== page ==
Canadiens fans who don’t follow the activities of the Laval Rocket probably didn’t know much about Mitchell Stephens a few weeks ago.
He has already been linked to the organization for a year and a half. However, even though a total of 25 forwards played at least one game with the big club last year and Stephens had a two-way NHL contract, he was never recalled to Montreal.
In relative anonymity, he signed a new contract last July and took part in fall training camp. But with six skaters identified as center players in the Montreal squad, the chances of seeing Stephens in the NHL seemed very slim.
However, life being what it is, the 26-year-old Ontarian has already played 15 games in the blue-white-red jersey this season. And now that we know that Christian Dvorak will no longer skate in 2023-2024, Stephens is virtually guaranteed to play the majority, if not all, of the last 44 games on the schedule. If he remains healthy, of course.
We will recognize that Mitchell Stephens is not the reincarnation of Patrice Bergeron. If, at his age, he played 219 games in the American League compared to only 87 in the NHL, it is no coincidence. But if it was he who was called upon when the center players began to fall one after the other, it was not by chance either.
In Laval, he stood out for his reliability both offensively and defensively. The Rocket mourned their loss at the dawn of the playoffs last spring. In the fall, within a resolutely rejuvenated squad, he was made assistant to Captain Gabriel Bourque.
Jayden Struble, who is playing his first professional season, has worked with Stephens in Laval and then in Montreal since the beginning of October.
“We needed older players to keep things under control,” the defender testified on Friday morning after CH training. He helped me a lot. »
“Guys like him, Alex Belzile or Gabriel Bourque made life easy for the younger guys last year,” added Jesse Ylönen. We could watch them go and be inspired by them. [Stephens], he’s a guy who can do anything. Every team needs players like him. »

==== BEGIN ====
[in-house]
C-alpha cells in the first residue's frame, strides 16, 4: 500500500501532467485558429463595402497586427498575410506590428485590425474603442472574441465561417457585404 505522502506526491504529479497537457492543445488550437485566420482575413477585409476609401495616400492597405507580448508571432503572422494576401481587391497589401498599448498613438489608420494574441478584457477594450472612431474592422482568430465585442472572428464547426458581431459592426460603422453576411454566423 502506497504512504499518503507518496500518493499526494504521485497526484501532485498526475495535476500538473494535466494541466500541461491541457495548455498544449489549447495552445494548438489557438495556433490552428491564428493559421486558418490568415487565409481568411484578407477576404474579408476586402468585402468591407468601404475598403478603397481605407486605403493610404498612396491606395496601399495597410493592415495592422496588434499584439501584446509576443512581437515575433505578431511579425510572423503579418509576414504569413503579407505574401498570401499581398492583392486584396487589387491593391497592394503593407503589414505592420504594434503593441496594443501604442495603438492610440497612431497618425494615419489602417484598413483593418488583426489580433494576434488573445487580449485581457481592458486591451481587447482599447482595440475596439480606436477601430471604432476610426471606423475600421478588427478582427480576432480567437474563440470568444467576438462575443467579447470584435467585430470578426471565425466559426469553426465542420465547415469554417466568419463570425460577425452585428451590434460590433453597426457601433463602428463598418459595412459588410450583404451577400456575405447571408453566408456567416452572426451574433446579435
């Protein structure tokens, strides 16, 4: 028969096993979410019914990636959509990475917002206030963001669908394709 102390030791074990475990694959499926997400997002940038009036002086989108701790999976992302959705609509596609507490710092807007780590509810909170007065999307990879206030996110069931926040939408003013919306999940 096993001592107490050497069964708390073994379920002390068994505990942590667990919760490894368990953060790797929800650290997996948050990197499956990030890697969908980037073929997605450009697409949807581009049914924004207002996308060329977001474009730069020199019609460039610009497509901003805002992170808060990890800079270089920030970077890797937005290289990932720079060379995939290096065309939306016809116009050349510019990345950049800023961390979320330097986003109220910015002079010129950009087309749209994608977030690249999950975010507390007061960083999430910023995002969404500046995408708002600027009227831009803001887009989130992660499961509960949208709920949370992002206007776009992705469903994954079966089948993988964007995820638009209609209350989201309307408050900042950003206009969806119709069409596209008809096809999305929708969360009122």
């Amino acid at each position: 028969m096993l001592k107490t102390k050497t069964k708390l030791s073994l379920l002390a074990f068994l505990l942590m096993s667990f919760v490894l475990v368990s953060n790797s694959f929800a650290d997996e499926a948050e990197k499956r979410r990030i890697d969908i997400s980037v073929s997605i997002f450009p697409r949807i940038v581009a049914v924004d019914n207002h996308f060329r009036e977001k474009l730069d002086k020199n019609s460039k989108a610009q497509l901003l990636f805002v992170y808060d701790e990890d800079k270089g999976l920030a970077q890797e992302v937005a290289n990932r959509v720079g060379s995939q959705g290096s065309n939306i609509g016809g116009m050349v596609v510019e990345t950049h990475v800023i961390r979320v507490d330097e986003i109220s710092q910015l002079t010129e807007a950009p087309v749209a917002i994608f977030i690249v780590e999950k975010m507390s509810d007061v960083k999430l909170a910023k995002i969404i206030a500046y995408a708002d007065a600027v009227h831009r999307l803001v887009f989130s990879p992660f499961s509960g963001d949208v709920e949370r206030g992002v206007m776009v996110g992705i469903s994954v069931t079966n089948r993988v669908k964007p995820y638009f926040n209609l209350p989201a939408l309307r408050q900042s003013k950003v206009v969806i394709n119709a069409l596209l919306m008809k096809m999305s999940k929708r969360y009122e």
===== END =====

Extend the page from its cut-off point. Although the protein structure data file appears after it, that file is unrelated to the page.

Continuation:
The example of Belzile is particularly eloquent, to the extent that Stephens currently plays a role similar to that which the Quebecer fulfilled last season. That of the reliable support center player, called upon to accomplish essentially defensive missions, both at equal strength and shorthanded. The current number 13 of the Habs is also very effective in the faceoff circle, where he has a success rate of 58.6%.
Like Belzile last year, although he does not have a long track record in the NHL, he shows that he has seen others; consequently, it allows its coaches to deploy their energies elsewhere.
“It allows us not to accelerate [the development] of a young person who is not ready,” admitted Martin St-Louis on Friday. Flannel, in fact, is not full of options at the center in its development system. In Laval, Riley Kidney is mainly employed on the wing. It’s hard to think Jan Mysak will get a chance in the NHL in the short to medium term. Owen Beck and Filip Mesar are still in the junior ranks.
Stephens amusingly appears to be the most qualified replacement. Martin St-Louis is enjoying his “competition level and details” so far. “He is very committed physically and mentally,” continued the coach. He shows that he is capable of helping us maintain our rhythm, of taking a chair and playing that role. »
Not very talkative by nature, the main party prefers to approach the situation with a grain of salt. In his responses, we sense the experience of someone who has learned to manage his expectations.
Although his mandate in Montreal is much less focused on attack than in Laval, he believes that his game “doesn’t really change”.
“I play 200 feet and I bring as much energy as possible,” he summarized. My state of mind remains the same. I want to do what I know how to do and use my attributes. »
He knows that sometimes things change very quickly. The returns to play of Rafaël Harvey-Pinard and Tanner Pearson, within two to three weeks, could cause a surplus of personnel. Neither plays center, but both are well positioned in the offensive flowchart.
Will Mitchell Stephens pay the price? Maybe. Maybe not. In fact, he doesn’t worry about it. He benefits from every game that adds to his record… and he pockets an NHL salary, which is not the least of the advantages.
He therefore tries to make the work as honest as possible. In silence, without making waves. One day at a time.